Category Archives: Dixon CA

Solano reports huge weekend COVID numbers: 245 new cases, 1 death, 39 new cases in Dixon


[Note that Solano County publishes a DAILY update, and displays past weeks and months in epidemic curve charts.  However, the curve charts do not display an accurate number of cases for the most recent days, as there is a lag time in receiving test results.  This methodology is accurate in a way, but it misleads the public by consistently displaying a recent downward curve which is often corrected upward on a later date. For a complete archive of day by day data, see my Excel ARCHIVE – R.S.]

Monday, August 10: 245 new cases over the weekend, 1 new death.  Since the outbreak started: 4,274 cases, 41 deaths.

Compare previous report, Friday August 7:Summary

  • Solano County reported 245 (!) new cases over the weekend, total of 4,274 cases since the outbreak started.  Last week, Solano reported 553 new cases, an average of 79 per day.  Nearly sustaining that rate over 2 weeks: 991 cases total, 71 per day.
  • Deaths – 1 new death today, another of our elders, total of 41 deaths.
  • Active cases – Solano reported 18 more ACTIVE cases today, total of 216.  Note that only 30 of these 216 people are hospitalized, so there are a lot of infected folks out among us, hopefully quarantined.  I’ve been wondering for several weeks now… is the County equipped to contact trace so many infected persons?  Who will research this?  (See SF Chronicle report on contact tracing in Bay Area – “Solano County did not respond”.)
  • Hospitalizations7 fewer currently hospitalized persons today, total of 30.  However, the total number hospitalized since the outbreak started increased by 1, totaling 175.  Evidently more folks were discharged than the number of new admissions.  (The County no longer reports Total Hospitalized, but I can add the new hospitalization numbers in the Age Group report – see below.)  Again now for a third week, the County offers no information about availability of ICU beds and ventilators.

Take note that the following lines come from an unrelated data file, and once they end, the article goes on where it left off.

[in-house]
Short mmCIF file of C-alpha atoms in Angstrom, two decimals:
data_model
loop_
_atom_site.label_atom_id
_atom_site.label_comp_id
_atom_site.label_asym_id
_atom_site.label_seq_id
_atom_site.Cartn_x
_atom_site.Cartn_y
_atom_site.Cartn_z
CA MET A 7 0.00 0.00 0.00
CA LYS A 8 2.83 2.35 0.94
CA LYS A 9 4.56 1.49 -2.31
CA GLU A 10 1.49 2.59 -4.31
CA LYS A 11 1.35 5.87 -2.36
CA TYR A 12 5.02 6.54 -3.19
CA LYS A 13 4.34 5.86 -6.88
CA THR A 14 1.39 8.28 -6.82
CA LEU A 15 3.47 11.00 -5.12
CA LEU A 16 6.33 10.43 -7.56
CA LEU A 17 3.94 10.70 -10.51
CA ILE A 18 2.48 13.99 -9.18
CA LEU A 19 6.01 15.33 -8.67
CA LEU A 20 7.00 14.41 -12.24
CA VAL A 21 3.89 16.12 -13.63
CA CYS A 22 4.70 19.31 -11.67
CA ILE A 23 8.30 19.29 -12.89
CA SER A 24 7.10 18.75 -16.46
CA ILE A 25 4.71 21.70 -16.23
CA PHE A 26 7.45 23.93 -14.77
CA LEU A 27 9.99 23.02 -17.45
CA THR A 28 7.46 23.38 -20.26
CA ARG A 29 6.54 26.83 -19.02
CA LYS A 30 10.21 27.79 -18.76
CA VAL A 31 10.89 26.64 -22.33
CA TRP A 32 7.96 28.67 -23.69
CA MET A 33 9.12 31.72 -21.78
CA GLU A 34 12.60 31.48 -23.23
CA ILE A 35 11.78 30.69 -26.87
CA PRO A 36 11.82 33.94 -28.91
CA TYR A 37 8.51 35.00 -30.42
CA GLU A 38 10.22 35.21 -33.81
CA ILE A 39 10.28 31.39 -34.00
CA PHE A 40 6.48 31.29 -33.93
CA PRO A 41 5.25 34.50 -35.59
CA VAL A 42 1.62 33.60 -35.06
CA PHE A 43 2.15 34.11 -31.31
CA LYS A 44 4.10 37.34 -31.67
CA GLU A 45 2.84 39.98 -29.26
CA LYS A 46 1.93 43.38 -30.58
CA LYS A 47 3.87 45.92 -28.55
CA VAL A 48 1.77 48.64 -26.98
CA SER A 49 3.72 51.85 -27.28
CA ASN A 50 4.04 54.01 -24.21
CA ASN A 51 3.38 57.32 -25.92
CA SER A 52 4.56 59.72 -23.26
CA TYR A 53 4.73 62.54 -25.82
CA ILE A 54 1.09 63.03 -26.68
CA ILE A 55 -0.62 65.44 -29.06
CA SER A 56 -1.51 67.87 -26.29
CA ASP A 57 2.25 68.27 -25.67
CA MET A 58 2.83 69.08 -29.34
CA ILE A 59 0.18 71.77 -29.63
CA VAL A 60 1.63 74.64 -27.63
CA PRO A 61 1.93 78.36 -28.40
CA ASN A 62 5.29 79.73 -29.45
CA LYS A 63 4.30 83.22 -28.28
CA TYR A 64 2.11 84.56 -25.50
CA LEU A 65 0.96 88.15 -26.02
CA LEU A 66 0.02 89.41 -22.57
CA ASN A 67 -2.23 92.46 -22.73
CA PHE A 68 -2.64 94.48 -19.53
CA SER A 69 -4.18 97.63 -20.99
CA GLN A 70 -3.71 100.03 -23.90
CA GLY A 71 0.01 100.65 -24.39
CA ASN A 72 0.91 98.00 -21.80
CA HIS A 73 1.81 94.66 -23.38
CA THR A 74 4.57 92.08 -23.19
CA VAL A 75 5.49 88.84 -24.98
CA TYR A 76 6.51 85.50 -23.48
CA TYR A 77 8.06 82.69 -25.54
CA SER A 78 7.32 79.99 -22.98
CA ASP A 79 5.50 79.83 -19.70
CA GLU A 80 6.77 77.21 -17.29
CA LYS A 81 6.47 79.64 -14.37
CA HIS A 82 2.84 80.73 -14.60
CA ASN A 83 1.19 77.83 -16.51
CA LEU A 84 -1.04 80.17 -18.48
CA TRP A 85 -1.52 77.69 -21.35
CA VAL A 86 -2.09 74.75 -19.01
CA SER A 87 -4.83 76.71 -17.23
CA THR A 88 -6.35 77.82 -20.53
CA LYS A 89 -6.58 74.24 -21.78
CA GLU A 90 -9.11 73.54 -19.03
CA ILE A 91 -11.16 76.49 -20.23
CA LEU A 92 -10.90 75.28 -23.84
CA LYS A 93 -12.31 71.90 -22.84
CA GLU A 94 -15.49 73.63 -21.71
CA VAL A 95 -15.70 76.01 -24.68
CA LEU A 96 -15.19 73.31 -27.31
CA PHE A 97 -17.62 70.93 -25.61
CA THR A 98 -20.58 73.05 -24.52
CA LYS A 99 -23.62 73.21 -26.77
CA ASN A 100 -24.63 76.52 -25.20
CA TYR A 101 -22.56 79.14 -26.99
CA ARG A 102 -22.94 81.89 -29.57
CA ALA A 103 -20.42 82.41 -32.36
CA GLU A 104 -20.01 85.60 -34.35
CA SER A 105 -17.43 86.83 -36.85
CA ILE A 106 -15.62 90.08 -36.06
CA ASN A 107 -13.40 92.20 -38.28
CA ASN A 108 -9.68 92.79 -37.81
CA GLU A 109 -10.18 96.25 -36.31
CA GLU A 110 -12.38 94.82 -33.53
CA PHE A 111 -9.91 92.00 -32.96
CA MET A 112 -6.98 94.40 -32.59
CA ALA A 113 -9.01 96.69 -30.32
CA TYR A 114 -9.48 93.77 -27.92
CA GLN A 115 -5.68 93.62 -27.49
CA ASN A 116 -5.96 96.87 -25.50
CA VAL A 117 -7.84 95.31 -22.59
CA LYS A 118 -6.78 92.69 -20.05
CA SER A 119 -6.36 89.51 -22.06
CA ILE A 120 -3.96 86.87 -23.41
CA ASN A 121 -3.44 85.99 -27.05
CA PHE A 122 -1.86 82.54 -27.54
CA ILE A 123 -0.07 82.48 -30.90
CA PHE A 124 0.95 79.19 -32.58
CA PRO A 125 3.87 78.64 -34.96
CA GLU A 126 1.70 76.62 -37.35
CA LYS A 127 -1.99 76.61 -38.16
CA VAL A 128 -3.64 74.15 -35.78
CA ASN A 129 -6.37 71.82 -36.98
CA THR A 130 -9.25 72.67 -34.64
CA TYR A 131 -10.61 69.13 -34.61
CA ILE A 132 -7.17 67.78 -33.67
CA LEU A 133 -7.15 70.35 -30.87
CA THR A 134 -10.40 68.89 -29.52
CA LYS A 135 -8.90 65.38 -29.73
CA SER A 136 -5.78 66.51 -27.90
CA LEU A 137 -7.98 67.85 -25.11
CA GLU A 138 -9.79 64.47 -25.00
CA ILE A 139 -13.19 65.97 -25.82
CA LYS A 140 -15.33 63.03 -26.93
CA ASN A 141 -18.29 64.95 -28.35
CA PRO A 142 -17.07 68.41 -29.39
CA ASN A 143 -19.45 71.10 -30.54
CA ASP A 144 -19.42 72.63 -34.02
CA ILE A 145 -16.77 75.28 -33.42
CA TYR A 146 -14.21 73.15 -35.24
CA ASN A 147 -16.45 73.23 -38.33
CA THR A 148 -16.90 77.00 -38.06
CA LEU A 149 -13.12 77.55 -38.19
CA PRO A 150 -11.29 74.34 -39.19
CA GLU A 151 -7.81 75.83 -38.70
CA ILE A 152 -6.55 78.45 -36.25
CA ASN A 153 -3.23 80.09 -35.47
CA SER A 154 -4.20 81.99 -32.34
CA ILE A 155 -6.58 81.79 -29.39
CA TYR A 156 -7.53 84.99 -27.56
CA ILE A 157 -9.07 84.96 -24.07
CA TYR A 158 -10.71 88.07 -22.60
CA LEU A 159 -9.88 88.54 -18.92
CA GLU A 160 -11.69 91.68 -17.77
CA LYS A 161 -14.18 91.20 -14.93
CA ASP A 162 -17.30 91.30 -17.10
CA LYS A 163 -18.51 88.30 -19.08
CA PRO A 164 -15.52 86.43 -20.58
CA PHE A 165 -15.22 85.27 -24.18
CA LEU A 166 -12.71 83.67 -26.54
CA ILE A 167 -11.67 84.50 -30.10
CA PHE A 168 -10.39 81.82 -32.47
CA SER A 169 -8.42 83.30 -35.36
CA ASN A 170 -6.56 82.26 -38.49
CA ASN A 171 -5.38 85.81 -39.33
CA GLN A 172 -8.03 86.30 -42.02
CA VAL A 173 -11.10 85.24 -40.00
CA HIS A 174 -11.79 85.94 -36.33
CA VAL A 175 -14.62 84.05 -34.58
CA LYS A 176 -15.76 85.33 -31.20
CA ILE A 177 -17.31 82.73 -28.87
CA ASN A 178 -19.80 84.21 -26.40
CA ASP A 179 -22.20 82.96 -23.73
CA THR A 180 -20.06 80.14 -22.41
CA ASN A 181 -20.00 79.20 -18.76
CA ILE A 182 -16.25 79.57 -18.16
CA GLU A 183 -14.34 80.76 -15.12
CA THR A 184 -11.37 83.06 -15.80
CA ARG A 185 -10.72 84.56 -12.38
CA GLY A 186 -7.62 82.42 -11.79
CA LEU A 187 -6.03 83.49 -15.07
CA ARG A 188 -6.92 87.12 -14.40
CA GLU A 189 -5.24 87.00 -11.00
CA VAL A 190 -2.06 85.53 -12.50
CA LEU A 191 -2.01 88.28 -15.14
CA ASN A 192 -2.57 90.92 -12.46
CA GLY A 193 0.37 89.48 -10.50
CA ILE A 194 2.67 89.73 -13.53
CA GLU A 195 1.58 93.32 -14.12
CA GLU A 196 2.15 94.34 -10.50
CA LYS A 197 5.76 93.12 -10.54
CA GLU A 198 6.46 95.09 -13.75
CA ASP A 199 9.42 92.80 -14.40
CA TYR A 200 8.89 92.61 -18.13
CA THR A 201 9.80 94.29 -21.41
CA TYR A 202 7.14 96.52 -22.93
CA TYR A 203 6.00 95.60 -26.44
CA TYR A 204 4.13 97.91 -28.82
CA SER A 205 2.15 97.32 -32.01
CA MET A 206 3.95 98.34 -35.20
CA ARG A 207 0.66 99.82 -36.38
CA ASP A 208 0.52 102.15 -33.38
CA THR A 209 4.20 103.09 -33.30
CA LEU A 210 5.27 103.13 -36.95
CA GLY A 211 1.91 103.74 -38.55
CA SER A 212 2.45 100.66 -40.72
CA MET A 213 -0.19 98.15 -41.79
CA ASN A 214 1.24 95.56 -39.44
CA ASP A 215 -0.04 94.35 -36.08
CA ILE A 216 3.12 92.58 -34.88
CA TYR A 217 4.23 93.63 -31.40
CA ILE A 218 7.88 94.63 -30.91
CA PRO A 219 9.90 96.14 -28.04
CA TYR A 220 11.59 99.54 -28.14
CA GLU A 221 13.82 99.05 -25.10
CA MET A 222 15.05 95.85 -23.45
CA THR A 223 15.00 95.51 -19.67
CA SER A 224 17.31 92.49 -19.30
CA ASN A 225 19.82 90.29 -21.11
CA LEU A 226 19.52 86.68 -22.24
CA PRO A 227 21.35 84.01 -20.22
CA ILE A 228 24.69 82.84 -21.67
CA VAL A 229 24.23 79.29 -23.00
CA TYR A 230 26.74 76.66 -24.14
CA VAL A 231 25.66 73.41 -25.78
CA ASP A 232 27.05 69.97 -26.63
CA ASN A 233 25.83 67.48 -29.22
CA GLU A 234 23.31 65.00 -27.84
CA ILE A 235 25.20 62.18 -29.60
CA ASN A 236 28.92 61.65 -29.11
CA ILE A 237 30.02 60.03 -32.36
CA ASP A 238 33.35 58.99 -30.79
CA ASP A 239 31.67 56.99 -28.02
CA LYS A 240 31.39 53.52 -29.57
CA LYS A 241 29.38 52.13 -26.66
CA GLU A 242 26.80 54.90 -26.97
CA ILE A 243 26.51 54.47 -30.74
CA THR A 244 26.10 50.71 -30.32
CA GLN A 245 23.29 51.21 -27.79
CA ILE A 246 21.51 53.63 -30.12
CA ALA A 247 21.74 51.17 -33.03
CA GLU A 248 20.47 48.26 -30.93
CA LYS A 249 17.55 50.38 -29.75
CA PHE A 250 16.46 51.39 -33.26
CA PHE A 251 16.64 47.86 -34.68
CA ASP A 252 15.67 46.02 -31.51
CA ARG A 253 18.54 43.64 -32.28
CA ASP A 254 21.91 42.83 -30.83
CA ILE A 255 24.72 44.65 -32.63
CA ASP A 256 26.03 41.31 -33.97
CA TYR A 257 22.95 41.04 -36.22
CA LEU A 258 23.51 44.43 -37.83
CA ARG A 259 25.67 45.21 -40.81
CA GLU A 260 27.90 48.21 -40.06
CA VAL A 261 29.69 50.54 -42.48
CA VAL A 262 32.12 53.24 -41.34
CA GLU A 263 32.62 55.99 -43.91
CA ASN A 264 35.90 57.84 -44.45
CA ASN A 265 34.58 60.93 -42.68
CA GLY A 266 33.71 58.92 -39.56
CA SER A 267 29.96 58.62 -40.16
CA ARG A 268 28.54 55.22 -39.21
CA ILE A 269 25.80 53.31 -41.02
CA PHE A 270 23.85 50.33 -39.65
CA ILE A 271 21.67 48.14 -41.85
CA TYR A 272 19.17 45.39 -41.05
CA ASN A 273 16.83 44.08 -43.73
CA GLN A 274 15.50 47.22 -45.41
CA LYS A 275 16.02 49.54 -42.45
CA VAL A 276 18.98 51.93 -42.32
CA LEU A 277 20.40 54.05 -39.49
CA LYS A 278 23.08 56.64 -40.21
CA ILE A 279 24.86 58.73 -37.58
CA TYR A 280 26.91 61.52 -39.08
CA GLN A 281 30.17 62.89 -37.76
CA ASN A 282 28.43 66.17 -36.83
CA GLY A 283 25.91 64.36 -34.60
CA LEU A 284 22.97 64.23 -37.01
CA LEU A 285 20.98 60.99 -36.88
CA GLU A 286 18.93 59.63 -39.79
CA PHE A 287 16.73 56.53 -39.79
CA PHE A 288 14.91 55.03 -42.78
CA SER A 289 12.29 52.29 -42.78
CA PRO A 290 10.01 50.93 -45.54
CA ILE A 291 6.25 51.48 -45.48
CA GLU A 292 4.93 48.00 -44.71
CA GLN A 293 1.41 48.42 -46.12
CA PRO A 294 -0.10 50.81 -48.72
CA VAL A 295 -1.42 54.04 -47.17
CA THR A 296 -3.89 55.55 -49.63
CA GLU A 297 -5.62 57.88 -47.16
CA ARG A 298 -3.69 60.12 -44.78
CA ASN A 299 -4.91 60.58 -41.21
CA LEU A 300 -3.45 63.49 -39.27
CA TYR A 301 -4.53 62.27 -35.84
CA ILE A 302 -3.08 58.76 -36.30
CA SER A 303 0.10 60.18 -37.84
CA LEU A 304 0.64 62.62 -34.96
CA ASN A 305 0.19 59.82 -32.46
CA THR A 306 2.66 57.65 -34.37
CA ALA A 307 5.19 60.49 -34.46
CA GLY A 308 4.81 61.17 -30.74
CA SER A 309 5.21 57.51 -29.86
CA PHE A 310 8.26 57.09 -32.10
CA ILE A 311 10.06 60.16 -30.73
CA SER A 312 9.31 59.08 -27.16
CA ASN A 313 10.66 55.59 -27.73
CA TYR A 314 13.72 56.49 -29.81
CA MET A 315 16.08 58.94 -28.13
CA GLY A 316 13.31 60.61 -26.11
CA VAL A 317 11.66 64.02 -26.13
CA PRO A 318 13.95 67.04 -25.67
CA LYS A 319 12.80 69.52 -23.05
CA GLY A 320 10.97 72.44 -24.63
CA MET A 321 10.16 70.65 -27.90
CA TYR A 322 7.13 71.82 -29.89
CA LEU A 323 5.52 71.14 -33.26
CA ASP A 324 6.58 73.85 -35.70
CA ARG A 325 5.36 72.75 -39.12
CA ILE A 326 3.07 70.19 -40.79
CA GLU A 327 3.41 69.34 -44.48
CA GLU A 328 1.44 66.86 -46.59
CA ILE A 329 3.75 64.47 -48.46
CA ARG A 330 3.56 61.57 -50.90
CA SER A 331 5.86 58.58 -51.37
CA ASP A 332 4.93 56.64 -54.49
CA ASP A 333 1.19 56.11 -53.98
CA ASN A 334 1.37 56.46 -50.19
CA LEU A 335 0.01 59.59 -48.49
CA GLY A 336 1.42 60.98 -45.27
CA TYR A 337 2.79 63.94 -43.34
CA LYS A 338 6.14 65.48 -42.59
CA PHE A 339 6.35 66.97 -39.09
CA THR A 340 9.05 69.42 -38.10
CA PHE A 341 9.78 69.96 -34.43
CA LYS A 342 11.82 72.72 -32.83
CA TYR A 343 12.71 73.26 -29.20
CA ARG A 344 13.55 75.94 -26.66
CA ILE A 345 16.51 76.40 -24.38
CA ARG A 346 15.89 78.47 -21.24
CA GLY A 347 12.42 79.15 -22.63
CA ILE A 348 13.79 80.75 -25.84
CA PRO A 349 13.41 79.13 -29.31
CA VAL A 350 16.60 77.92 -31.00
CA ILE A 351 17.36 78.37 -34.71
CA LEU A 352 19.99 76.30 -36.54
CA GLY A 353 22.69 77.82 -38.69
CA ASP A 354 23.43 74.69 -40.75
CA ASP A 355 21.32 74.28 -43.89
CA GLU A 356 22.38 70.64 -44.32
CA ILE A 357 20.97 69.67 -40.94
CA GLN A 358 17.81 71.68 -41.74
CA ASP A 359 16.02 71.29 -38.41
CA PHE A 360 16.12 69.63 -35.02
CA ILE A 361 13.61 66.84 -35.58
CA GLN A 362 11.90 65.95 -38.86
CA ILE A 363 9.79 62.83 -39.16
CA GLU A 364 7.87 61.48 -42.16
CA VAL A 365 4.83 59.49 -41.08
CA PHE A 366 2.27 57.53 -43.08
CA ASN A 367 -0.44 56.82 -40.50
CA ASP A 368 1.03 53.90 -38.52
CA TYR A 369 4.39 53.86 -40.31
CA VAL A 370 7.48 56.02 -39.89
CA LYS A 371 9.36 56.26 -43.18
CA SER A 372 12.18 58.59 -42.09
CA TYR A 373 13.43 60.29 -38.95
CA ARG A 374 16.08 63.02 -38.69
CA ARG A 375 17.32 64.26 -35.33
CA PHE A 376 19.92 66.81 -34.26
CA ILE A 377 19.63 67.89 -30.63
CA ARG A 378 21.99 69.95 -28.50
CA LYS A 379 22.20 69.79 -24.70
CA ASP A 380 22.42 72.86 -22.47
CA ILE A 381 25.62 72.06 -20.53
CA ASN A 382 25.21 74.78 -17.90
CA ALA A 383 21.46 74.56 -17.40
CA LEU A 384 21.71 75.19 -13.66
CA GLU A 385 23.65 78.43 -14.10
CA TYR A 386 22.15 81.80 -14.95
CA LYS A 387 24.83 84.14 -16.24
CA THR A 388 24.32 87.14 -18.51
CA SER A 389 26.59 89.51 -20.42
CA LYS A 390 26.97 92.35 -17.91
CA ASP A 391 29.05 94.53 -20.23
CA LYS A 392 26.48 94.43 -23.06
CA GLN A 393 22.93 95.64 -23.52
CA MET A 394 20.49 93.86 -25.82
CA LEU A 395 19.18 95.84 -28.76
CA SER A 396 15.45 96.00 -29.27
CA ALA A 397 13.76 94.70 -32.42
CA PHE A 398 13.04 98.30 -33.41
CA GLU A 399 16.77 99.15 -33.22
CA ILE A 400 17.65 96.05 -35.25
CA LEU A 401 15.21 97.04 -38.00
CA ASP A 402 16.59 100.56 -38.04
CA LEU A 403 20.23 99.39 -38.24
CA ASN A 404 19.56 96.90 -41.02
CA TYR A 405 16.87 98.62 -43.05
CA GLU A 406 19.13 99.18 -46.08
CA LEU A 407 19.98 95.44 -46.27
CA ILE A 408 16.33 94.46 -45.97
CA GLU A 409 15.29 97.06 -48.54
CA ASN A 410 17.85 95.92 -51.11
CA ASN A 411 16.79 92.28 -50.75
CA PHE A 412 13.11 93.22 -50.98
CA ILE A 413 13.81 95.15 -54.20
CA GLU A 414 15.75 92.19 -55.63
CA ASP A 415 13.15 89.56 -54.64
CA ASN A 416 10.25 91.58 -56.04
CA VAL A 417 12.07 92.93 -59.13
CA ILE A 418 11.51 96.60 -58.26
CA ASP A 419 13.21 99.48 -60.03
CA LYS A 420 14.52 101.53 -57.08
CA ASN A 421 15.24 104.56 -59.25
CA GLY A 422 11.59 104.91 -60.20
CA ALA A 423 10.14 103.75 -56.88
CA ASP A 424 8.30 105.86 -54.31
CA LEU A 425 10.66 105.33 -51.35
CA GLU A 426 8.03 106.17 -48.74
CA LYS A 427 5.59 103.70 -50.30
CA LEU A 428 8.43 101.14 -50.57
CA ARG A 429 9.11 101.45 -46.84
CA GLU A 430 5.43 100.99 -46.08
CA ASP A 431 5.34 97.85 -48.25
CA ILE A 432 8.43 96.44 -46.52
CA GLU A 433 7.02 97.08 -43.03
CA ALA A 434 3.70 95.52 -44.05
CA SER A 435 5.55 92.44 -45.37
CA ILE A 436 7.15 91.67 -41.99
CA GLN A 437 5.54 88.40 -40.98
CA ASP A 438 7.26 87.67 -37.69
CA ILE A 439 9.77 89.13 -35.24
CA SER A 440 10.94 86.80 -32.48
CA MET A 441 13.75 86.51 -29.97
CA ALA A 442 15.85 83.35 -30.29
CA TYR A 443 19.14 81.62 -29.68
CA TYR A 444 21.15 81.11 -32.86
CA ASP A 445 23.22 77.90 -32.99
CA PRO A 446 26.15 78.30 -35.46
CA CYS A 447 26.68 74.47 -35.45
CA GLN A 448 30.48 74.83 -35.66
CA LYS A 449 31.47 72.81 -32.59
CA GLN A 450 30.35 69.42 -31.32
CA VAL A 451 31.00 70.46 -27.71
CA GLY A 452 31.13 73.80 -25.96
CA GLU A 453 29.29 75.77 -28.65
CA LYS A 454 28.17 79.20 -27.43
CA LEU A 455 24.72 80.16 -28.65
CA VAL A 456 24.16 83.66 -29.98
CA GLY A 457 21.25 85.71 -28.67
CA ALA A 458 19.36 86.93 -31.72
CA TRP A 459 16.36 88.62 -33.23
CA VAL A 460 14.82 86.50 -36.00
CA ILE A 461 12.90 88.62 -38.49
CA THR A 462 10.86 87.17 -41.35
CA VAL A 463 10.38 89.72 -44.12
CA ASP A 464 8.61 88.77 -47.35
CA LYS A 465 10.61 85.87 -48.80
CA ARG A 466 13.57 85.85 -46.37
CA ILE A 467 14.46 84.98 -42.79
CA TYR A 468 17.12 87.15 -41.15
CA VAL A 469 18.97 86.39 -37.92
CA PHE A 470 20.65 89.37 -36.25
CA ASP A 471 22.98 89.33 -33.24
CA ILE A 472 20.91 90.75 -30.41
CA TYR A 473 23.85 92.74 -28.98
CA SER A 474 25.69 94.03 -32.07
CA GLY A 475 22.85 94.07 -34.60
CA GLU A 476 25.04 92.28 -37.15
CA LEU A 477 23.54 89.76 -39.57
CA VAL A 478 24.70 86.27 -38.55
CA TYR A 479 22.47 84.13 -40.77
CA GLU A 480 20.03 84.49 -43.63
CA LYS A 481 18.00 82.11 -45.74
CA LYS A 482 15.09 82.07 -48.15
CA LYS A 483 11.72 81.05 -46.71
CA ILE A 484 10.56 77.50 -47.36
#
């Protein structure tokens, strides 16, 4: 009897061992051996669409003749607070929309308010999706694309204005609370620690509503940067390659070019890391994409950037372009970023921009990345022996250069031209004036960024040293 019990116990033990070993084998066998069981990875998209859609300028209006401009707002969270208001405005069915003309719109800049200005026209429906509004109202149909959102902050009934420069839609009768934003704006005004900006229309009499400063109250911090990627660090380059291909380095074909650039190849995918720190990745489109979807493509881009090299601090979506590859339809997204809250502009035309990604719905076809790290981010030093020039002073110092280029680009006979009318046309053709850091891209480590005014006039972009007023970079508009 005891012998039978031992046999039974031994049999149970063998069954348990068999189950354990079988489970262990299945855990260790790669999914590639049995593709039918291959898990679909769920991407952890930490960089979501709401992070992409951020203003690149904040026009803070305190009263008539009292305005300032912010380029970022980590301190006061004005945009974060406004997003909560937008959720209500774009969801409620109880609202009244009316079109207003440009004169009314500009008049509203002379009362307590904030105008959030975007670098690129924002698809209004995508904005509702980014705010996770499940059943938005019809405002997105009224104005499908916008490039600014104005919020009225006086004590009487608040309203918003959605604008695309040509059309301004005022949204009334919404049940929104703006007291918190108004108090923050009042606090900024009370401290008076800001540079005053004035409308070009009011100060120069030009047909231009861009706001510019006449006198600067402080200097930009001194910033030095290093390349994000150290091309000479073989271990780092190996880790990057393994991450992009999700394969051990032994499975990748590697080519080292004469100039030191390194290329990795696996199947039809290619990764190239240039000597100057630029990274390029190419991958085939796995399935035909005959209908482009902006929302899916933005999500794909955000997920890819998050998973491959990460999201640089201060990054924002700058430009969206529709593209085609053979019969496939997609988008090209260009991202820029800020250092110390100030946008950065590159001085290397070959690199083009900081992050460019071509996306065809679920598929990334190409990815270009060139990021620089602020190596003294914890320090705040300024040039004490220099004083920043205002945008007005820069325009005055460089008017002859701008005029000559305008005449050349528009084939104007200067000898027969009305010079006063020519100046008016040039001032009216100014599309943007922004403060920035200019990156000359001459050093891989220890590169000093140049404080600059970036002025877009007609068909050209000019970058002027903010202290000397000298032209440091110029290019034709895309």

• Testing – A remarkable 2,980 residents were tested over the weekend, total of 57,823.  We still have a long way to go: only 13% of Solano County’s 447,643 residents (2019) have been tested.

Percent Positive Test Rate

Solano County reported today’s 7-day percent positive test rate fell from 6.5% on Friday to 5.7 today.  (The chart may be misleading – see NOTE at top of this page.)  The County posted a high of 9.3% on July 22.  CONTEXT: Health officials and news reports focus on percent positive test rates as one of the best metrics for measuring the spread of the virus.  Due to issues with the state’s electronic laboratory reporting system, reporting on the statewide 7-day positivity rate shows an underreporting of actual positive cases.  That said, the State rate has been falling, and is reported at 5.8% today, about equal to Solano County’s 5.7%.

By Age Group

  • Youth 17 and under – 30 (!) new cases over the weekend, total of 429 cases. No new hospitalizations, only 2 hospitalizations since the outbreak began, and no deathsIt is clear that youth are catching the disease, and it seems too many youth are ignoring public health orders.  Cases among Solano youth have increased to slightly over 10% of the 4,274 total confirmed cases.